St Paul’s Cathedral has been here for over 1,400 years. It has been built and rebuilt five times, and always its main purpose has been as a
place of worship and prayer.
St Paul's, with its world-famous dome, is an iconic feature of the London skyline. Step inside and you can enjoy the Cathedral's awe-inspiring
interior, and uncover fascinating stories about its history.
Learning & Faith
Lifelong learning is a core part of the our work, delivered through a variety of events by St Paul's Institute, and the
Cathedral's Adult Learning and Schools & Family Learning departments.
History & Collections
For more than 1,400 years, a Cathedral dedicated to St Paul has stood at the highest point in the City. The present Cathedral is the
masterpiece of Britain's most famous architect Sir Christopher Wren.
Behind the scenes, the cost of caring for St Paul's and continuing to deliver our central ministry and work is enormous and the generosity of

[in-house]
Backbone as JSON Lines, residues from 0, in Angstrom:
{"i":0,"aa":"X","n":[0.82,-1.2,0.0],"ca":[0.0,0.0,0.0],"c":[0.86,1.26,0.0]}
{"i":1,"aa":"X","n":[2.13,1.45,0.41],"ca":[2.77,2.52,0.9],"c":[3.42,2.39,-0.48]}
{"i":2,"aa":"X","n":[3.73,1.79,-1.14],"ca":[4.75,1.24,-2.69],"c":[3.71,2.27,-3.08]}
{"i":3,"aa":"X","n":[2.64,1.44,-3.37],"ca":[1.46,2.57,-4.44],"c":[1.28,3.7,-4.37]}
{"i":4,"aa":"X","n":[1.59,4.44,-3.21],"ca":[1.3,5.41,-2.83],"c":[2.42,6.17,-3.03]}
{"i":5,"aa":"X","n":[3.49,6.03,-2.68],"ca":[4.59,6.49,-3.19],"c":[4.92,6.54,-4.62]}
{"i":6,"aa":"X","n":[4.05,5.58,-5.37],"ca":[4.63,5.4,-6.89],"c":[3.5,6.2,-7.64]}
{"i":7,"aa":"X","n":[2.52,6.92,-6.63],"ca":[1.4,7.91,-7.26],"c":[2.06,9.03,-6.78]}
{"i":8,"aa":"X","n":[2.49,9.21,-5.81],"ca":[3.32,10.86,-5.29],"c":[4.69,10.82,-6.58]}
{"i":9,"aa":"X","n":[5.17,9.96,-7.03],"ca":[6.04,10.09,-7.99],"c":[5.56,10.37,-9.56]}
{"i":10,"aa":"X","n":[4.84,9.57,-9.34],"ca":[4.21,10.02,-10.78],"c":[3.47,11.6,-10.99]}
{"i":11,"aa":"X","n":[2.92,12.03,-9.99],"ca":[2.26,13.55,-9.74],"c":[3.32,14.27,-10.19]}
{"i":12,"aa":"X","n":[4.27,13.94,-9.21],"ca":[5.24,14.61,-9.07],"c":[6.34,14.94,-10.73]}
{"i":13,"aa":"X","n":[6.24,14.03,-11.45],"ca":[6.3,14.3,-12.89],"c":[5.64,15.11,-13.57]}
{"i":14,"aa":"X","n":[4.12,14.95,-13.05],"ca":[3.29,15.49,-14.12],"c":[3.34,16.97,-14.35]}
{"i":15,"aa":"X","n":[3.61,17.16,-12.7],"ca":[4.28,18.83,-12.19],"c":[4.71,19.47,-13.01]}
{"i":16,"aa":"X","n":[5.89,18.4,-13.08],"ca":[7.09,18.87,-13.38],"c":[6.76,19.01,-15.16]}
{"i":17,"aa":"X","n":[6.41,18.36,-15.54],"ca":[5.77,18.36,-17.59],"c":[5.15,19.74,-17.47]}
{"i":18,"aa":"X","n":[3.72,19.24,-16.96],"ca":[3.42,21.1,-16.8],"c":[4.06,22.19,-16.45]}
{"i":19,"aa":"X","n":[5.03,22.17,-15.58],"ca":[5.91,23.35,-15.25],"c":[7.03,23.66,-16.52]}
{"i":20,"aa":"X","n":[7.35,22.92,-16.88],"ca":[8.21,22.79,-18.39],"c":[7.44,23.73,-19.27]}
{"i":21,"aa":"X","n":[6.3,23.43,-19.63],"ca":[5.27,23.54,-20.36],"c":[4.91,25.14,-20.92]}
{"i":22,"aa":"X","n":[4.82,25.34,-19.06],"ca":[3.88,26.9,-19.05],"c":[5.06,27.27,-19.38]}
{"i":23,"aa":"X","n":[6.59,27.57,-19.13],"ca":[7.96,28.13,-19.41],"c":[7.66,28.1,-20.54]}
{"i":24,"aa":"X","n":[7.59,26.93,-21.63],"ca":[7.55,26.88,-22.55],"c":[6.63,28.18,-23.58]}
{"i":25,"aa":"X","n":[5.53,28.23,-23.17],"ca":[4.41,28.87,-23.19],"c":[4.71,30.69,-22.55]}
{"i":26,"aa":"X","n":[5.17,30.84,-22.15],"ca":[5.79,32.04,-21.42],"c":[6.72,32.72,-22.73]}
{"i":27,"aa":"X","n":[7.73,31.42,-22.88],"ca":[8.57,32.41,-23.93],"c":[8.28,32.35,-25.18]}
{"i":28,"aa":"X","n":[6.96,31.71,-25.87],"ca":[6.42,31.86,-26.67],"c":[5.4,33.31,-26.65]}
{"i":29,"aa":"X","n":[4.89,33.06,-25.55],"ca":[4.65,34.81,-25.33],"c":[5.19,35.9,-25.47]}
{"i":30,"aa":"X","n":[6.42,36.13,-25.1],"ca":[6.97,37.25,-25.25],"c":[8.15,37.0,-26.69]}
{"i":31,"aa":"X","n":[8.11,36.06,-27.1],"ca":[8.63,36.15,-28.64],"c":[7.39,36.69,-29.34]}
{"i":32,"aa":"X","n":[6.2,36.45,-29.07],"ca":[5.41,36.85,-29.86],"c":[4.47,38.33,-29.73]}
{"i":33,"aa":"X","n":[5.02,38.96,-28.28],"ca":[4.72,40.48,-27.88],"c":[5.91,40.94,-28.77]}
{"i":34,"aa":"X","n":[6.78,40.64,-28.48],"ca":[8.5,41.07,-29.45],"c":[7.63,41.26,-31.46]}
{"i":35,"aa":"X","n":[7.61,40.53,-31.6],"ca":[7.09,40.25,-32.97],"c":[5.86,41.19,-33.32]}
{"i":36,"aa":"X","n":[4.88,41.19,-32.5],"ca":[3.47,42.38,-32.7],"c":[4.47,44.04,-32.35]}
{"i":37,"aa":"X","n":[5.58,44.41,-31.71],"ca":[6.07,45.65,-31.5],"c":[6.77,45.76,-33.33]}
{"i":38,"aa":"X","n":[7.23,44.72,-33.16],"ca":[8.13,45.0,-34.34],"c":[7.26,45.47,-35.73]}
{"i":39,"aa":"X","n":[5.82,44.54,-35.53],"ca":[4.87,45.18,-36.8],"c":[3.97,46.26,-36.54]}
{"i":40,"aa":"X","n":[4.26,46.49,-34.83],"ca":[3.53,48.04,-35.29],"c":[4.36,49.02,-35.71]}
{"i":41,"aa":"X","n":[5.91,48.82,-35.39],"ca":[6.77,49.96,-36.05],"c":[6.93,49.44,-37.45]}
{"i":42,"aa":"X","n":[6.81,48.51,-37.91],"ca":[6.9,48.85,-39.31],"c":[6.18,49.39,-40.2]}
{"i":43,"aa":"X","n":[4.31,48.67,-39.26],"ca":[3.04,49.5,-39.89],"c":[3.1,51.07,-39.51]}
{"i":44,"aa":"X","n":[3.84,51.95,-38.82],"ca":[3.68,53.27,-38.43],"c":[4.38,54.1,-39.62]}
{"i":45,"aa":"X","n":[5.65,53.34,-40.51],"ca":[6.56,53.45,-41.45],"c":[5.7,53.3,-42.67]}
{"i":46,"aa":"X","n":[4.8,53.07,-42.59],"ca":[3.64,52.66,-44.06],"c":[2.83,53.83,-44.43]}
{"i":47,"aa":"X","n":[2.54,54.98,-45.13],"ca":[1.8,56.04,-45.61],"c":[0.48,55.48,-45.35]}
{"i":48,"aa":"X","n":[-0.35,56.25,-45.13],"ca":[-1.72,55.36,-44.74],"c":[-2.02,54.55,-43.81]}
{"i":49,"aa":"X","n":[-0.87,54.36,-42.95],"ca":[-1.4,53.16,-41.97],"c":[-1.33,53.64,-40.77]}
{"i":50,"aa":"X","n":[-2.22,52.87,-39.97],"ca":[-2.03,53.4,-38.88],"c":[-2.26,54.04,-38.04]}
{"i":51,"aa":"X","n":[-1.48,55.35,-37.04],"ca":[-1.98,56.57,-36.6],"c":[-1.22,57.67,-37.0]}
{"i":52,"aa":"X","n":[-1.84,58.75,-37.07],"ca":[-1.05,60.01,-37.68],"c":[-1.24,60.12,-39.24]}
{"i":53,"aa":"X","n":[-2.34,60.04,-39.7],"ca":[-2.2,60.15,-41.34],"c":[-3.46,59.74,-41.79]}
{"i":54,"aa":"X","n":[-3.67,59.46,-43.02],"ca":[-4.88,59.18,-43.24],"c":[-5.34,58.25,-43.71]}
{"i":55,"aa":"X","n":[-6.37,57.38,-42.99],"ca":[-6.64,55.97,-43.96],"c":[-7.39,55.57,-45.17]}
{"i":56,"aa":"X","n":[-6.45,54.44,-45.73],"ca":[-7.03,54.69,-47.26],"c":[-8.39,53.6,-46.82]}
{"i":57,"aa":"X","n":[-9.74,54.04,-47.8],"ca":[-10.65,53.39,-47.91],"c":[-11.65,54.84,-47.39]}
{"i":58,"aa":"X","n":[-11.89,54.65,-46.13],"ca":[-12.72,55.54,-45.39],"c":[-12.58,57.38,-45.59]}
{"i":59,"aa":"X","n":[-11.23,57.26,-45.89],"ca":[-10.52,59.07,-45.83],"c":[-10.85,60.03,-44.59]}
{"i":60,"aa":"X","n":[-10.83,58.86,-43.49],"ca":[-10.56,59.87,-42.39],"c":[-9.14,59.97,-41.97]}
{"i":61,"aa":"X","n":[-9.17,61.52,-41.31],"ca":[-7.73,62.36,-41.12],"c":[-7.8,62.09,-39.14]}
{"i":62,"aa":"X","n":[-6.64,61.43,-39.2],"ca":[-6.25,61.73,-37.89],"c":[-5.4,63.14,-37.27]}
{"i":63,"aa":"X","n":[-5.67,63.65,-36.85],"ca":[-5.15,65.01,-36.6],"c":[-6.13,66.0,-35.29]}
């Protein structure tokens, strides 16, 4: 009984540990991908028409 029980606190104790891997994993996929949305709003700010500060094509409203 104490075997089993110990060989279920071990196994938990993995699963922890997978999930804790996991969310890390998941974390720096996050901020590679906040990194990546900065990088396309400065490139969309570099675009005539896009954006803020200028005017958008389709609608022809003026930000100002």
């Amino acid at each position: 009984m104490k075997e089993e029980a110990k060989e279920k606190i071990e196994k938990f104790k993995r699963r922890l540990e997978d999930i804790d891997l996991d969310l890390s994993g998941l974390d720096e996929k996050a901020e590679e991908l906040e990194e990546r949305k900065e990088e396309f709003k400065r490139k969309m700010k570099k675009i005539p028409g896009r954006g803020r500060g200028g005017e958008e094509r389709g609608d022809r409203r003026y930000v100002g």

our supporters is critical.
Widely considered to be one of the world’s most beautiful buildings and a powerful symbol of the splendour of London, St Paul’s Cathedral is a
breathtaking events venue.
Prince of Wales attends Waterloo service of commemoration at St Paul's
18 June 2015
Their Royal Highnesses the Prince of Wales and Duchess of Cornwall have attended a national service to commemorate the 200th anniversary of
the Battle of Waterloo at St Paul’s.
Also in attendance at the service on Thursday 18 June were the Earl of Wessex, Duke and Duchess of Gloucester, Prime Minister, President of the
European Parliament, Lord Mayor of London and the Duke of Wellington.
Amongst the congregation were senior representatives of the Armed Services, representatives and ambassadors of all combatant countries involved in
the Battle, and descendants of men who fought in the Battle.
200 children and 200 teachers were also invited, alongside members of the public who entered a ballot for tickets.
During the service, an anthologicon was read, drawn from extracts from contemporary accounts of events before, during and after the Battle by
British, French and German readers under-laid by the sound of the organ.
The Bishop of London, The Right Reverend Richard Chartres preached, praising the "courage and resolution of the great Duke and those who fought
with Wellington at Waterloo."